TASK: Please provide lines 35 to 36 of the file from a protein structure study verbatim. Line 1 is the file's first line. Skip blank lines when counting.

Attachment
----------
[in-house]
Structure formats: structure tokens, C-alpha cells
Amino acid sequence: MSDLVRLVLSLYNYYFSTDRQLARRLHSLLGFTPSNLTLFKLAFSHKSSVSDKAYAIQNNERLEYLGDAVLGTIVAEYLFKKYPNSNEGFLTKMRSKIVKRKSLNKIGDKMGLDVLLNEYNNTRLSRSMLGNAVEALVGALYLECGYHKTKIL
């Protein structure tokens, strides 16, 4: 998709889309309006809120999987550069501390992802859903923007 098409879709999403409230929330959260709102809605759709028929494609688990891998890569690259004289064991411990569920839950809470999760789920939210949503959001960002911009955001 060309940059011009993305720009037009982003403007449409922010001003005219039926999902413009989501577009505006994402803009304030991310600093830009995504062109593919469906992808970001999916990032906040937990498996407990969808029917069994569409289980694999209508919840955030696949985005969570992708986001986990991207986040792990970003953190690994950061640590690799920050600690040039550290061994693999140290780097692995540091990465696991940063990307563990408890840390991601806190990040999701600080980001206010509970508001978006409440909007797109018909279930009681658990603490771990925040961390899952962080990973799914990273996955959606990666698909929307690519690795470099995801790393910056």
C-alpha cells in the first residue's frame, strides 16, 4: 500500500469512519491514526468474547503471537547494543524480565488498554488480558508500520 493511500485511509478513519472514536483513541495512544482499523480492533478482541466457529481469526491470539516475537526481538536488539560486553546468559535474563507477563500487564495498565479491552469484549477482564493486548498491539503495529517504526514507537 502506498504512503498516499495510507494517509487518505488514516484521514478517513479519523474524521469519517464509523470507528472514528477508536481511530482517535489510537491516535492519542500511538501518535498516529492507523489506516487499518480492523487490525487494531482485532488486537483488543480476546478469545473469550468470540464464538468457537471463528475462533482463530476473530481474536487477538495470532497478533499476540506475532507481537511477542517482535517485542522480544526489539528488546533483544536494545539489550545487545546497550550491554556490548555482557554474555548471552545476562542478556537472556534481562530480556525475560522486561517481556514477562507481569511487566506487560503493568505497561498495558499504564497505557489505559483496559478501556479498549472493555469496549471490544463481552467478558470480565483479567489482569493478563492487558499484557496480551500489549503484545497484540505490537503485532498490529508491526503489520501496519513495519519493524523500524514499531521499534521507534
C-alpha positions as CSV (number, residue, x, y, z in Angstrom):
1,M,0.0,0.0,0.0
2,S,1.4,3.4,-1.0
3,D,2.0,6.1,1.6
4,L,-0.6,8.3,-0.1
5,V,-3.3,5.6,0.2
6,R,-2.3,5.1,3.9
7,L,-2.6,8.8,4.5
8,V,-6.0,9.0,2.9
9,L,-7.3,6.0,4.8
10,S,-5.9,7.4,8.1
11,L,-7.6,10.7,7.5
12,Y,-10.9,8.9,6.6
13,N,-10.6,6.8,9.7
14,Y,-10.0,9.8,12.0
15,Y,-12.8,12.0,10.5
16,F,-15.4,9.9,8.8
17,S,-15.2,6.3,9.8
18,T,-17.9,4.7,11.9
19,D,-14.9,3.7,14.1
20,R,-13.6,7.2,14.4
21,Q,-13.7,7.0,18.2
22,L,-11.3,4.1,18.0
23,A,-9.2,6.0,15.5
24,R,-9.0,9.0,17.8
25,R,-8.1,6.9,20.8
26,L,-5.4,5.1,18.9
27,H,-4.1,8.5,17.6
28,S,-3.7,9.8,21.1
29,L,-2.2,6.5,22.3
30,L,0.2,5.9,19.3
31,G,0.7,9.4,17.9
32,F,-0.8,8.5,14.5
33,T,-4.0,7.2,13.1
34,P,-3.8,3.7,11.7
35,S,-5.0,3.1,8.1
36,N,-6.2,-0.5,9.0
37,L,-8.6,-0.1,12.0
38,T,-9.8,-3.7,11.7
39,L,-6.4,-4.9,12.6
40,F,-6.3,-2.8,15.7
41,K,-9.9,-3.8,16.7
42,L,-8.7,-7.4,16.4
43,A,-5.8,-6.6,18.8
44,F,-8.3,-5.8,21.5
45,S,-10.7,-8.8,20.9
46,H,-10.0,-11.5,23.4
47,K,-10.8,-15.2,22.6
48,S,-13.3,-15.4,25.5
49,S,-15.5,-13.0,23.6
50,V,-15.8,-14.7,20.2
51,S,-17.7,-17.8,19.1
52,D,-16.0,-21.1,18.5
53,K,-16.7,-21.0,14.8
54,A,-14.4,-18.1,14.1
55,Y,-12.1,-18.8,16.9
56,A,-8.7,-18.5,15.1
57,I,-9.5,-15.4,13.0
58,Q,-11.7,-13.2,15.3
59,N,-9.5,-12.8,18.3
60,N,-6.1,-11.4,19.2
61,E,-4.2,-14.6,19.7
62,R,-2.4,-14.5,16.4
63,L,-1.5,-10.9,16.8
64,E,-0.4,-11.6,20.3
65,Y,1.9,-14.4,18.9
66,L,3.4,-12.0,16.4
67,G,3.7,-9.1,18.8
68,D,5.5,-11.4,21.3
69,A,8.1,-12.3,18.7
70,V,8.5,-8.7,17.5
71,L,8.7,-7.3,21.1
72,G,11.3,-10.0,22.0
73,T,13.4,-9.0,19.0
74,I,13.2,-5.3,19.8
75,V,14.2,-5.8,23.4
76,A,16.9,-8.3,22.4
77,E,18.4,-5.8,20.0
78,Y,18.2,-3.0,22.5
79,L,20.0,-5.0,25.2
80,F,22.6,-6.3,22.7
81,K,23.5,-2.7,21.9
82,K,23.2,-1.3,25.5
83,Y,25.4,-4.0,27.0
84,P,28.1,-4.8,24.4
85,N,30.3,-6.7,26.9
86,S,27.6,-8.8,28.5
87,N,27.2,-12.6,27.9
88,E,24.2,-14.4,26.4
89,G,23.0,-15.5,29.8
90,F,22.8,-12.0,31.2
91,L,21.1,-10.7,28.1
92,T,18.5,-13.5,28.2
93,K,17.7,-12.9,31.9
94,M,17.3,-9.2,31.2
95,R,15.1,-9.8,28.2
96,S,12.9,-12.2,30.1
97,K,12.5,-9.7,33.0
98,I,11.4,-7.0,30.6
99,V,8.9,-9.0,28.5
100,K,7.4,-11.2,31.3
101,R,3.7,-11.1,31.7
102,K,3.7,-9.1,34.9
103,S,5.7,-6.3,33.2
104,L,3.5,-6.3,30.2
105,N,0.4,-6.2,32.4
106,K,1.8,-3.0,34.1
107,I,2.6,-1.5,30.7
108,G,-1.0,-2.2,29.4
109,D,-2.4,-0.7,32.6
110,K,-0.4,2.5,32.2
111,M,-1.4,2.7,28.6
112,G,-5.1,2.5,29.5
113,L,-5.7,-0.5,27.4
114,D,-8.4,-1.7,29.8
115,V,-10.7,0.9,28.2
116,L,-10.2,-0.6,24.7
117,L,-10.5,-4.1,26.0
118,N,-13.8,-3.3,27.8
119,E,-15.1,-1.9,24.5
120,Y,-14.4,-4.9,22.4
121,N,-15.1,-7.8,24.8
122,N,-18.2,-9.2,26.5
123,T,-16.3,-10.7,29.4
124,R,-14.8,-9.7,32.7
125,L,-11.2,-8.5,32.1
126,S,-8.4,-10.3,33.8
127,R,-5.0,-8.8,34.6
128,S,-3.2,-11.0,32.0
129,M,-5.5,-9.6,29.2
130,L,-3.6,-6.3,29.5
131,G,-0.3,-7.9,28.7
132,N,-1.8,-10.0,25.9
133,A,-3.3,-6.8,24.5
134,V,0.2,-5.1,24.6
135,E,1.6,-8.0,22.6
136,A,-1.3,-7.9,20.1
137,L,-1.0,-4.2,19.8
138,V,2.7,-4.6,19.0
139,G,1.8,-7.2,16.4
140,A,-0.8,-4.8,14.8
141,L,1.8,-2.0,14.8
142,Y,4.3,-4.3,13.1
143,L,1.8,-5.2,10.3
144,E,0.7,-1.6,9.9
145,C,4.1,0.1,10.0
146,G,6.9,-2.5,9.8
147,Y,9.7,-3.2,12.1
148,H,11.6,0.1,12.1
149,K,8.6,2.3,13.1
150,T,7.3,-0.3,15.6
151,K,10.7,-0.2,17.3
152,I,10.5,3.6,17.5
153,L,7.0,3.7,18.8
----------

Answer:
29,L,-2.2,6.5,22.3
30,L,0.2,5.9,19.3